My child is enrolled in or is considering a double major or a dual degree. What are the pros and cons of dual majors or degrees?
While it can serve some undergraduates very well to do dual degrees or dual majors, whether this is the best choice depends on the individual student. Employers are impressed by multi-talented students, because jobs often require skills that cross over disciplines: the Engineering major with a second major in English can be very appealing to software companies or consulting firms; the Accounting major who also has a major in Sociology will have options in a wider range of career fields than will the student who only majored in one or the other. Likewise, some graduate programs will appreciate the intellectual flexibility developed through disciplined pursuit of different fields. However, the “breadth” needs to be balanced by “depth,” which is often measured by looking at academic performance. Students are much better served by studying only one field — and performing extremely well in that field — than by studying more than one, but performing less well. In addition, majoring in only one subject may allow students to choose an extremely wide range of electives and thus take greater advantage of what Penn has to offer academically.
My child is hoping to study abroad for a semester or a year. When is the best time for him or her to go? What are the implications?
Studying abroad can greatly broaden students’ intellectual and personal understanding of the world, and help students hone language skills, become more self-reliant, and experience the truly global nature of modern life. Penn offers an exceptionally wide range of study abroad opportunities, and approximately 35% of Penn students take advantage of these at some point in their college years. As with everything else, the individual student’s specific situation needs to be considered in answering this question. In some cases it may make no difference when they study abroad. For others, timing can be important, especially for premed students. Students planning to participate in a structured summer internship (often after junior year) will want to make sure if studying abroad in the spring that the program ends before the start of the summer internship if the employer has an inflexible starting date.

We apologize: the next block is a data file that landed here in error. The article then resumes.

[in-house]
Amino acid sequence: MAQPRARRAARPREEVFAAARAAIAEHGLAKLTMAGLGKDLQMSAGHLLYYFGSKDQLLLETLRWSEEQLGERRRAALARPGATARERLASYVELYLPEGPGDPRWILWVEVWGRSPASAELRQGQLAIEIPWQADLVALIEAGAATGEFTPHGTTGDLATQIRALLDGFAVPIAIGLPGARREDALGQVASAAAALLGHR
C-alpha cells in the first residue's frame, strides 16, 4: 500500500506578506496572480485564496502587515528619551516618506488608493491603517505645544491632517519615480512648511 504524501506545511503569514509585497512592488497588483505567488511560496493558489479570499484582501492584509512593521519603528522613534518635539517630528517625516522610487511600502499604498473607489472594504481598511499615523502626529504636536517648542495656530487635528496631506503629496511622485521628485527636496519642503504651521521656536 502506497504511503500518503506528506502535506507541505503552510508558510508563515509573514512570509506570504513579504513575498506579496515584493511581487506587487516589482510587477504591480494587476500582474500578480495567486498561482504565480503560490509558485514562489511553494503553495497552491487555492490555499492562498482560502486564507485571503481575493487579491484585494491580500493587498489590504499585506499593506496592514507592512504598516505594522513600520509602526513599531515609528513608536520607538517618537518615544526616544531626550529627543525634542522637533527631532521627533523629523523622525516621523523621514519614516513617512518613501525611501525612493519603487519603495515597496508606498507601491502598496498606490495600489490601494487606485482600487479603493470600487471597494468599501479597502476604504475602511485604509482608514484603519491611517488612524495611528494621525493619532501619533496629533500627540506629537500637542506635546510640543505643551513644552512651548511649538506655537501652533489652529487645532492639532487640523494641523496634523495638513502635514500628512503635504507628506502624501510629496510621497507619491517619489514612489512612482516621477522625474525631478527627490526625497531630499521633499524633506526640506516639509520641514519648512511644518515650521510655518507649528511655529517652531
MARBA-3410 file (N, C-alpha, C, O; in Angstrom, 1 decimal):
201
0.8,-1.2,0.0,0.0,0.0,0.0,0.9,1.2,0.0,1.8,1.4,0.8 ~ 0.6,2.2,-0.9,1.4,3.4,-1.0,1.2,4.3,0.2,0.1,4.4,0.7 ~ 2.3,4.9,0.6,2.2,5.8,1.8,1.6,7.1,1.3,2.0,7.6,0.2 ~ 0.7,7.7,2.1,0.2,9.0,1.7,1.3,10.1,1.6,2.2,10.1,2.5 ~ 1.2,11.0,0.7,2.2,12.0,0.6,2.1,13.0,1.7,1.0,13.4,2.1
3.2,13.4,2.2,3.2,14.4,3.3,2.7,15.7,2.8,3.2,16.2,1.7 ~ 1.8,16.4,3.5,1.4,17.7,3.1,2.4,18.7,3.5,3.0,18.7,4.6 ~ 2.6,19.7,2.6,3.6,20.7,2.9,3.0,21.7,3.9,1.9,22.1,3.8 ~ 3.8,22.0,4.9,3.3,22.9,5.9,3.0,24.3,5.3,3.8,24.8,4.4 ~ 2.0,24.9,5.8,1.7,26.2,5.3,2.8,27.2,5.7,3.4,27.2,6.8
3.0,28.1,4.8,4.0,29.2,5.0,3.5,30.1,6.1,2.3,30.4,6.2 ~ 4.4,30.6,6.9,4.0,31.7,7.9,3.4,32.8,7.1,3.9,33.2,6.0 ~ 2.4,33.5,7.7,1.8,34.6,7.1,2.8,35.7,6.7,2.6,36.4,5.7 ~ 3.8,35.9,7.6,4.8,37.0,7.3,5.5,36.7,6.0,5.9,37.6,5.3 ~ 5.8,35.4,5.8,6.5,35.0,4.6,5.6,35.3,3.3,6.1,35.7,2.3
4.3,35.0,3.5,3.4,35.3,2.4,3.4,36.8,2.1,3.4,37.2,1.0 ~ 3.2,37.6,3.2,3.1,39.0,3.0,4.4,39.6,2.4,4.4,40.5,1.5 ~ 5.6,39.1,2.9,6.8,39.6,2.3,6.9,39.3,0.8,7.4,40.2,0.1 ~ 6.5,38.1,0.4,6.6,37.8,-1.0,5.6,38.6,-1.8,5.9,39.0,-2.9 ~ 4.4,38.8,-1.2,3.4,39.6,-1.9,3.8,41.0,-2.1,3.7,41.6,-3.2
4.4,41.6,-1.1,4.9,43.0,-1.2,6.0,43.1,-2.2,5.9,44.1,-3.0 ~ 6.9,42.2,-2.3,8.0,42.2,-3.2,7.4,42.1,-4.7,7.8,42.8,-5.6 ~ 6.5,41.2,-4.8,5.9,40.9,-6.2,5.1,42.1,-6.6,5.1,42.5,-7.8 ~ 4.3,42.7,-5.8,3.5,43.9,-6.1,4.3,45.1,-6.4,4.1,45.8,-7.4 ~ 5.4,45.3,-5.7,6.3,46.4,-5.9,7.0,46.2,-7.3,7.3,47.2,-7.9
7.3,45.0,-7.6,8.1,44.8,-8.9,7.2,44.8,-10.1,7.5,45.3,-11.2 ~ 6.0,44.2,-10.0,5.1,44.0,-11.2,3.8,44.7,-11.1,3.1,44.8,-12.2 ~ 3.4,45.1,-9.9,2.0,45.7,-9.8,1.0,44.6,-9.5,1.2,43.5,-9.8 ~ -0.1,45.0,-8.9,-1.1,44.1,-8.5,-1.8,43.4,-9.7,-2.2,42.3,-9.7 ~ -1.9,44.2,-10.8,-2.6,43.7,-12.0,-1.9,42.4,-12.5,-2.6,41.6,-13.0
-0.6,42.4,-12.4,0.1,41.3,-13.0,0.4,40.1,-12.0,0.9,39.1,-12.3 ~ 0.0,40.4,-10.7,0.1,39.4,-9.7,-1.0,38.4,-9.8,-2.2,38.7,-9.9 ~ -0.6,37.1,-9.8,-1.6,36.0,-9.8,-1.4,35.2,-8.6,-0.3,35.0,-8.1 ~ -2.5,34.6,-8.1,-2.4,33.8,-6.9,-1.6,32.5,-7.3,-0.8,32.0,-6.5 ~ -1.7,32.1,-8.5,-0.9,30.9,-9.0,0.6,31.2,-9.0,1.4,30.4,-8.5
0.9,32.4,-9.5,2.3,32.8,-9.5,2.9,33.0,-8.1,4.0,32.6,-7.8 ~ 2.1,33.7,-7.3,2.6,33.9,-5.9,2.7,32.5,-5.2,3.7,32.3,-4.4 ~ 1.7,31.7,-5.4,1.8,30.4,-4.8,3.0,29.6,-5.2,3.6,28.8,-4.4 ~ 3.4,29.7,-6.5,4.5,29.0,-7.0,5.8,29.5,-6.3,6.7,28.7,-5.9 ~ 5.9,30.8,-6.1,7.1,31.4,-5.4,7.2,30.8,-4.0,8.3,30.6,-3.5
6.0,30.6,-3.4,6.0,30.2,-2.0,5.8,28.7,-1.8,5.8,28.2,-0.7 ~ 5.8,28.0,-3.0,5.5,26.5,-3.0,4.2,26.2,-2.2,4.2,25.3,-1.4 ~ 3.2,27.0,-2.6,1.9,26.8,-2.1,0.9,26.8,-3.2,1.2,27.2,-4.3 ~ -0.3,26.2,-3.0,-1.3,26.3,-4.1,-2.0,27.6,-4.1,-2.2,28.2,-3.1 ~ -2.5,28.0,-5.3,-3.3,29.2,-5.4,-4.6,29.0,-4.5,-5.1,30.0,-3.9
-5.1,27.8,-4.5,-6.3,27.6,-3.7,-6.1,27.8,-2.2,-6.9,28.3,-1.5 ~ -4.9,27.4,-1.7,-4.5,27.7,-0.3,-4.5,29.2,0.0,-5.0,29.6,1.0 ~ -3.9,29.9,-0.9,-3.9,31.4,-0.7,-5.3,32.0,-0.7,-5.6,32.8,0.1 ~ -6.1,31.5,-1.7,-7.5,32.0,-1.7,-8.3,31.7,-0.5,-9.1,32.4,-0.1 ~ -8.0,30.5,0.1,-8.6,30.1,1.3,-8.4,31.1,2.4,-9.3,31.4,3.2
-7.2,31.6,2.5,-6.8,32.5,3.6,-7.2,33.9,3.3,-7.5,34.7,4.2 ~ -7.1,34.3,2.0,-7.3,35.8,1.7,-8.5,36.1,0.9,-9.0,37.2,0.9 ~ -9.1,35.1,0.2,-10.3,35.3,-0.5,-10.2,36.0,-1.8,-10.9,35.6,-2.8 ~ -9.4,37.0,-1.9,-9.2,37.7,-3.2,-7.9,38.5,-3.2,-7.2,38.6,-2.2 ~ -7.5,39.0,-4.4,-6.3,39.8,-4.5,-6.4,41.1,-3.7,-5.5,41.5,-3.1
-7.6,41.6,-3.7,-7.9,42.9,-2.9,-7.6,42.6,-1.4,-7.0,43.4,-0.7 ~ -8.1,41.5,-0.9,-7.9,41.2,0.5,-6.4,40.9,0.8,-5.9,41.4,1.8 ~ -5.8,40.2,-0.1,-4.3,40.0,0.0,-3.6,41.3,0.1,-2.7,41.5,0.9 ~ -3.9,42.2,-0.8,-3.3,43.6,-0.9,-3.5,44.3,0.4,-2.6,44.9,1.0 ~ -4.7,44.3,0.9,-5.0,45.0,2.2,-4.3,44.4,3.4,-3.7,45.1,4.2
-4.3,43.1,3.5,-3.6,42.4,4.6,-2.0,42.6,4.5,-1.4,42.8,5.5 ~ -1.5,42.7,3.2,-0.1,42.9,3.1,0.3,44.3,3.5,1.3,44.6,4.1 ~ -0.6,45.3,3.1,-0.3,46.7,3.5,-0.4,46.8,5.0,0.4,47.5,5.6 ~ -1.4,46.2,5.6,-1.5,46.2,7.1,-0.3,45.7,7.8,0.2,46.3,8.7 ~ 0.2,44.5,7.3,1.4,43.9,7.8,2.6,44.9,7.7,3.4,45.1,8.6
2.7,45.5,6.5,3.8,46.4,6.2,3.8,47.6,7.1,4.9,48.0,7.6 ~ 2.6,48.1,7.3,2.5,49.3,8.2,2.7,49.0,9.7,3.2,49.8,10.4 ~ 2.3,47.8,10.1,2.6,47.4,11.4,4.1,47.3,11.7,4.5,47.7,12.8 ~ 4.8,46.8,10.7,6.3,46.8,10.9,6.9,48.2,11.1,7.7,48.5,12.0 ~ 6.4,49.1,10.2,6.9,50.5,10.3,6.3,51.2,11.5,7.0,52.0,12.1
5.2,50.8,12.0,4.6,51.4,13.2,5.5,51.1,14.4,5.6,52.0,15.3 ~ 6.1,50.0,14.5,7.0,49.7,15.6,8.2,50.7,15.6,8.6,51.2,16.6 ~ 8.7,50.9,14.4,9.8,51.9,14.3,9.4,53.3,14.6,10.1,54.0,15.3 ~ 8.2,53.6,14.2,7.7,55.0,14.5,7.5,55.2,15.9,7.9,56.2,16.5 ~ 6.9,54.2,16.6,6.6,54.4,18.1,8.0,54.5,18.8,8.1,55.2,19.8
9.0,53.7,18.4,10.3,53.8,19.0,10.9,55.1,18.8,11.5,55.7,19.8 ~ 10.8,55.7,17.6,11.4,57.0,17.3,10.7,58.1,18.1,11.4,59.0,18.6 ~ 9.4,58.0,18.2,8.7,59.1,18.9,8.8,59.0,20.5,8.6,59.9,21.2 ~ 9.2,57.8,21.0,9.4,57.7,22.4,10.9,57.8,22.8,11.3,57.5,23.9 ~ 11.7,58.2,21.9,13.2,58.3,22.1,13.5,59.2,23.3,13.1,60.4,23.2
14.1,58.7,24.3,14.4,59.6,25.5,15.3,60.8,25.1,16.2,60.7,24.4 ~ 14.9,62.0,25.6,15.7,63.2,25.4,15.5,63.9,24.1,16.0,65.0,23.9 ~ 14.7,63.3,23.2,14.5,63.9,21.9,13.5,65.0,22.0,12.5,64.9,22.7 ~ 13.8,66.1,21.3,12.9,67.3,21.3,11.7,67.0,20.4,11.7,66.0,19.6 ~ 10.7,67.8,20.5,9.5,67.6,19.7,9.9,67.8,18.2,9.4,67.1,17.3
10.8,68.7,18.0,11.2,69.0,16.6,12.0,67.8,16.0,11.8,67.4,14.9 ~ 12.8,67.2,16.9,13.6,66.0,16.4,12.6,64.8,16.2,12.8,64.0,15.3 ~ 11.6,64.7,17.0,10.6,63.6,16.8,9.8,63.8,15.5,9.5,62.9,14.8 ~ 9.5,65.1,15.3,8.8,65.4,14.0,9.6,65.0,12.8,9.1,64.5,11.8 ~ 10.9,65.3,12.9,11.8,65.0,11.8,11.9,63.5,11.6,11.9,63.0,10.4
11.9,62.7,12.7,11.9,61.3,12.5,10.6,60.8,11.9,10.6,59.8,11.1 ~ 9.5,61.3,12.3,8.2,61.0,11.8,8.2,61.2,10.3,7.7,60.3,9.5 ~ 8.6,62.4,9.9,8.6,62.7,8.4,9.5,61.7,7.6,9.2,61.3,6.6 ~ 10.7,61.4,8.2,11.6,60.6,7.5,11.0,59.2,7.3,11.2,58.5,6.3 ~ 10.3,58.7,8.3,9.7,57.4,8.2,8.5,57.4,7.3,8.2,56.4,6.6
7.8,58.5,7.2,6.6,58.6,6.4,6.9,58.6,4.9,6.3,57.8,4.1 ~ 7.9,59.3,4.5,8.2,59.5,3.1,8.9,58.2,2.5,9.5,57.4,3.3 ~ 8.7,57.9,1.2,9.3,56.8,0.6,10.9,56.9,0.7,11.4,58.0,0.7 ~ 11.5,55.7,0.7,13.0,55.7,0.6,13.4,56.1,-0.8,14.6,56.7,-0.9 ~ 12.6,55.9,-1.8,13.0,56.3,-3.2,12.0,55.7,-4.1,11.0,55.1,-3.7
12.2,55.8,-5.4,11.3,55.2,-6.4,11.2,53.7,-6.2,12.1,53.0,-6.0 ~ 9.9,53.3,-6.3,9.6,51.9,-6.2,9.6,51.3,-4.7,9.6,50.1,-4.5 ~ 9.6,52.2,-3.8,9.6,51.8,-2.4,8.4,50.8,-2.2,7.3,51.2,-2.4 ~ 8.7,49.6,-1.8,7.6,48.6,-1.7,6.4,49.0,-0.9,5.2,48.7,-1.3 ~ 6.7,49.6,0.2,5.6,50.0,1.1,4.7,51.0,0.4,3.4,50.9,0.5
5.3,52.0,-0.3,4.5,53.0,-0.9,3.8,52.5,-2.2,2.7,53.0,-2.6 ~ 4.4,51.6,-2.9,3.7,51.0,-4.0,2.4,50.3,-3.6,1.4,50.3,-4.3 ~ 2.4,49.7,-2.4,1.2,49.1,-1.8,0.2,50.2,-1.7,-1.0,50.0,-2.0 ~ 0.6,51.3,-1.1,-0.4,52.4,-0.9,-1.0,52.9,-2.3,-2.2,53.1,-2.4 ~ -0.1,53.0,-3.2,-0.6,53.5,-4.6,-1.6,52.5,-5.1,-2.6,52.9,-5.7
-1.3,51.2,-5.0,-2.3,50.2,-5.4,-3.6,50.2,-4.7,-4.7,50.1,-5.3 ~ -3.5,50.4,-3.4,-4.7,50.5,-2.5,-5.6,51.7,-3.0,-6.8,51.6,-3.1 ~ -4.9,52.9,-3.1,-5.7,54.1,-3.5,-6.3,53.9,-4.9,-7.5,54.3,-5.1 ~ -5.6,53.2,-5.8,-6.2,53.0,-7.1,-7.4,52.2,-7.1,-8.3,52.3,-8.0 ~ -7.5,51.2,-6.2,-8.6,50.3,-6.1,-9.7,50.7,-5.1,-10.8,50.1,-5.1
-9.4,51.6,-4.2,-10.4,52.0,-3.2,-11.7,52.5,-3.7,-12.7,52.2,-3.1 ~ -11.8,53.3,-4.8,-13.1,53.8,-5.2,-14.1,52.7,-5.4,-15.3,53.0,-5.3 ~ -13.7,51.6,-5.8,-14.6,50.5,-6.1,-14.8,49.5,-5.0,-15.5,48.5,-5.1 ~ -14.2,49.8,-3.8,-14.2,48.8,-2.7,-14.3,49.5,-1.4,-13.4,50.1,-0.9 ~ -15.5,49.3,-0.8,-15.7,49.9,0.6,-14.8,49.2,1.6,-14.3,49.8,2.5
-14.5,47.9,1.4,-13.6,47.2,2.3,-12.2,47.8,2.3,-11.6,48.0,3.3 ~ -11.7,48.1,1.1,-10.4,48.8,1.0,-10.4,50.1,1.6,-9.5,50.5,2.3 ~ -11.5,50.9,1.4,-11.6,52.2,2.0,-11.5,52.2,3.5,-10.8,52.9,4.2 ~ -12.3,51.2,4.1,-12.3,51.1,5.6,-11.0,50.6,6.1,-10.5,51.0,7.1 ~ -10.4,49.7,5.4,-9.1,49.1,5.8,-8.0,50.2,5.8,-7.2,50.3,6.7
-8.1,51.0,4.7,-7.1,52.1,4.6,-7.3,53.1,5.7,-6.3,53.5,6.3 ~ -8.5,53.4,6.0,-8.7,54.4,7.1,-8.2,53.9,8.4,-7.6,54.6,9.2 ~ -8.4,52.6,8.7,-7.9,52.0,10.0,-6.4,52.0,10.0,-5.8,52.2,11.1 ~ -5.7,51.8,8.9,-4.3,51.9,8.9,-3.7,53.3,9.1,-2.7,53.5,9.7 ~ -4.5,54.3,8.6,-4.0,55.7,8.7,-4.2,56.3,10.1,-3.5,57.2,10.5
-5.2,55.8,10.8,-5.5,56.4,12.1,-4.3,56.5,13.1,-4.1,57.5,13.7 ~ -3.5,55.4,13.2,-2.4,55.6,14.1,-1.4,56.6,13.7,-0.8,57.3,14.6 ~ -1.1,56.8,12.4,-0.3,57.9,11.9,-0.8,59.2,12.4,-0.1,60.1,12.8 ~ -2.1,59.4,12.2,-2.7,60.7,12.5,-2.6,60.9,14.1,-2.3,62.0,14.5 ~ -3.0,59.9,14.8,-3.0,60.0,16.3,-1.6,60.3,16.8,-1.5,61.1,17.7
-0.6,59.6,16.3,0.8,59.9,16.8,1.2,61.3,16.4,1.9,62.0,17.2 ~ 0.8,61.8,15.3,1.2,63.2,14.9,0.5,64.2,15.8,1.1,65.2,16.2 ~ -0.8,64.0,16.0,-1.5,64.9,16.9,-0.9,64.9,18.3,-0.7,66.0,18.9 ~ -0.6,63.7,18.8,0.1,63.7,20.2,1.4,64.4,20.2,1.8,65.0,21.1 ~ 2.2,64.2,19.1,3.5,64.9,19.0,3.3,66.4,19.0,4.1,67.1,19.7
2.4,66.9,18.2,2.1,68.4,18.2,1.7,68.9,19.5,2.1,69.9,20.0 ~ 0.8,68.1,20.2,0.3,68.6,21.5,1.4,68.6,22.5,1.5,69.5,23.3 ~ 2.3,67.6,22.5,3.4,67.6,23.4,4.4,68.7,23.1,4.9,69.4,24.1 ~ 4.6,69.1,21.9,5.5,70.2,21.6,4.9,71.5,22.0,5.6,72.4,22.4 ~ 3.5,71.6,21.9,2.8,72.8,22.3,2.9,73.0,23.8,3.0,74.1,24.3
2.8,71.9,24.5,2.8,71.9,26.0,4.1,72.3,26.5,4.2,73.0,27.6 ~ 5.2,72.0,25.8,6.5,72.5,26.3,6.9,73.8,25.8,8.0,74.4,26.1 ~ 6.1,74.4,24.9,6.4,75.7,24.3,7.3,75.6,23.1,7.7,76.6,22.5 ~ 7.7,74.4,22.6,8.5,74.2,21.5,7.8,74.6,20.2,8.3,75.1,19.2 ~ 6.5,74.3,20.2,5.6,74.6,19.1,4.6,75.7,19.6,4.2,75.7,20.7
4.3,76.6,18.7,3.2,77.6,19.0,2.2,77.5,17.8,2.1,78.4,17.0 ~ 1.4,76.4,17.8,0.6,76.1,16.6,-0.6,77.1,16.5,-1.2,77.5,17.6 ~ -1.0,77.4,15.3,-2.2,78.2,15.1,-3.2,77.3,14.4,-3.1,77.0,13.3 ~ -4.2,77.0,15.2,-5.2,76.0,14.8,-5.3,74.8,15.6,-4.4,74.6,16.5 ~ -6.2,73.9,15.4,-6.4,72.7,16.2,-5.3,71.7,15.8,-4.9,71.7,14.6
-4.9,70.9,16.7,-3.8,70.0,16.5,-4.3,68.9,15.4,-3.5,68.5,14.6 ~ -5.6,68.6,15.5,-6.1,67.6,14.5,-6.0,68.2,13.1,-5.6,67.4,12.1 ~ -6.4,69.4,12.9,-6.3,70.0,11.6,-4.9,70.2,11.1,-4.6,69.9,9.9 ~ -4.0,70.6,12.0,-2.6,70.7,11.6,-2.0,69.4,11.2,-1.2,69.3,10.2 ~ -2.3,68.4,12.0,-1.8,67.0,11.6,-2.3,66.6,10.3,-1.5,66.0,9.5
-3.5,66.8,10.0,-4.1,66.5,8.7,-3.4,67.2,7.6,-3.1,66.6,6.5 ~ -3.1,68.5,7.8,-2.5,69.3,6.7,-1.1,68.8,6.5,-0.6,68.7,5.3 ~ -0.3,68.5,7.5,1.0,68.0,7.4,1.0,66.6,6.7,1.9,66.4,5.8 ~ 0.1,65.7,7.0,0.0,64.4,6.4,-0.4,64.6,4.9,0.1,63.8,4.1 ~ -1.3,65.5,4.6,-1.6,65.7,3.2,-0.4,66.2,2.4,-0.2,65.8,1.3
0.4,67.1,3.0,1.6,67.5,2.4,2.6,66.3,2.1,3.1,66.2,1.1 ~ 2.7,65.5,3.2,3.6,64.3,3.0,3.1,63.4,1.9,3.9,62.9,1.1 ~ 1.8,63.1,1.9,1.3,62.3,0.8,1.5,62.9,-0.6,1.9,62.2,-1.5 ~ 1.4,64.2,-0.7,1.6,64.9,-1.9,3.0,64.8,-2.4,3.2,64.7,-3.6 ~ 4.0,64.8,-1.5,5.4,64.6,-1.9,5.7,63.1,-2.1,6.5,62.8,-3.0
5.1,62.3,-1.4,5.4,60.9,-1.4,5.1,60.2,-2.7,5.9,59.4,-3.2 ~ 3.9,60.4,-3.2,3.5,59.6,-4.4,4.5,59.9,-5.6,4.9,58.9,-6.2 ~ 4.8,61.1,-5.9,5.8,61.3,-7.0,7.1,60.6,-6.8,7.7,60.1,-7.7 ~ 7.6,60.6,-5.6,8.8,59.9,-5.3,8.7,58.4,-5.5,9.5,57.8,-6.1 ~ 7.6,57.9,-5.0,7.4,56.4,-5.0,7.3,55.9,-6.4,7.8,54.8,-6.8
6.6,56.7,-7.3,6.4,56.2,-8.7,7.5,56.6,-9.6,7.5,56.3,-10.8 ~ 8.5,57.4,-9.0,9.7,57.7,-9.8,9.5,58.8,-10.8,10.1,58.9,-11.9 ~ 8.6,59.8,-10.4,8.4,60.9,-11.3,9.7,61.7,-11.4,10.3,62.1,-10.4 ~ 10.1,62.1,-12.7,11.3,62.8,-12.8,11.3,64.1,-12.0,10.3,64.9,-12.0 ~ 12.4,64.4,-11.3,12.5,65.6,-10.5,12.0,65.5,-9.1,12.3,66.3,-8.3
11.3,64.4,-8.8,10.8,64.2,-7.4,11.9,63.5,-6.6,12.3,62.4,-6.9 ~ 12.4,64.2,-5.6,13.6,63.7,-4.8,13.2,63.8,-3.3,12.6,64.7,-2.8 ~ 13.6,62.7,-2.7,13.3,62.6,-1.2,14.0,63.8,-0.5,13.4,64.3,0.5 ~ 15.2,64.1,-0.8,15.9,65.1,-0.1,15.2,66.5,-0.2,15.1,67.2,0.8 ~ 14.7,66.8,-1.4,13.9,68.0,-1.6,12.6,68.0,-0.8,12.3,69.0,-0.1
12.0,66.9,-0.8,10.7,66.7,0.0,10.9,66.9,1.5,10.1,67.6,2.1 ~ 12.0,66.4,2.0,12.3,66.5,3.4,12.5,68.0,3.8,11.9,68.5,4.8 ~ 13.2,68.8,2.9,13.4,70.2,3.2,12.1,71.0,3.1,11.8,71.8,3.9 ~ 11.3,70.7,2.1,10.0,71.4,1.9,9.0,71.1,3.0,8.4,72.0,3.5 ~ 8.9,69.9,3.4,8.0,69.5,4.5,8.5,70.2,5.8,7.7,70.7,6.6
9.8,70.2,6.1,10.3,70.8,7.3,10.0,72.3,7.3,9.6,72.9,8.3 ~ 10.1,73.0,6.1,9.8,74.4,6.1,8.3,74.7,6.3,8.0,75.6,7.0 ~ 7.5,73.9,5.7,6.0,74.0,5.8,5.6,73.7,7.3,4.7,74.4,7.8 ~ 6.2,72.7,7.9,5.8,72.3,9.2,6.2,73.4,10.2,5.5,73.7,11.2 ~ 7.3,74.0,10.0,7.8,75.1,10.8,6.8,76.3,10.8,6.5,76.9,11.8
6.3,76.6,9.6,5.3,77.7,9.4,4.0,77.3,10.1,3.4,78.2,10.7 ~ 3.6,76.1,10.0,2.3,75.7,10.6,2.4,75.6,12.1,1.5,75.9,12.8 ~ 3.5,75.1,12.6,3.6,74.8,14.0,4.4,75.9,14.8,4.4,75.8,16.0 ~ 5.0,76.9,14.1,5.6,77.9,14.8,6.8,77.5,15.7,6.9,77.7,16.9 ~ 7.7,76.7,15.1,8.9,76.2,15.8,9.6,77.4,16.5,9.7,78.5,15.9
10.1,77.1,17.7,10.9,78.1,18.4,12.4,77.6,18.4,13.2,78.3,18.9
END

My child is able to graduate from Penn in three years. Is this a good idea?
One obvious argument in favor of early degree completion is financial. A Penn education is extremely costly, and for many families, anything that can reduce that cost is positive. In addition, some students are ready to be “done with school,” so graduating a year early and getting started on their careers can be their best choice. In general, employers do not seem negatively disposed to students who graduate in three years. However, there may be meaningful opportunities lost by graduating early. The chance to do an honors thesis, to continue with research projects, to gain substantive summer internship/job experience, or to hold offices in clubs/activities with which the student has been involved all may be foreclosed if a student does not complete the full four years. This may be particularly an issue for individuals considering graduate school, because admissions committees like to see exceptional academic accomplishments, such as honors theses or independent studies. Extra time also allows students who are graduate school bound to work with faculty on their research projects, to gain further methodological skills and exposure to the type of work that is done in a field. Beyond academic experience, students may, through four years at Penn, gain additional social and intellectual maturity that make them even more attractive to graduate programs and employers. There are, however, highly motivated students who manage to achieve extraordinary amounts in three years. These individuals tend to be the exception.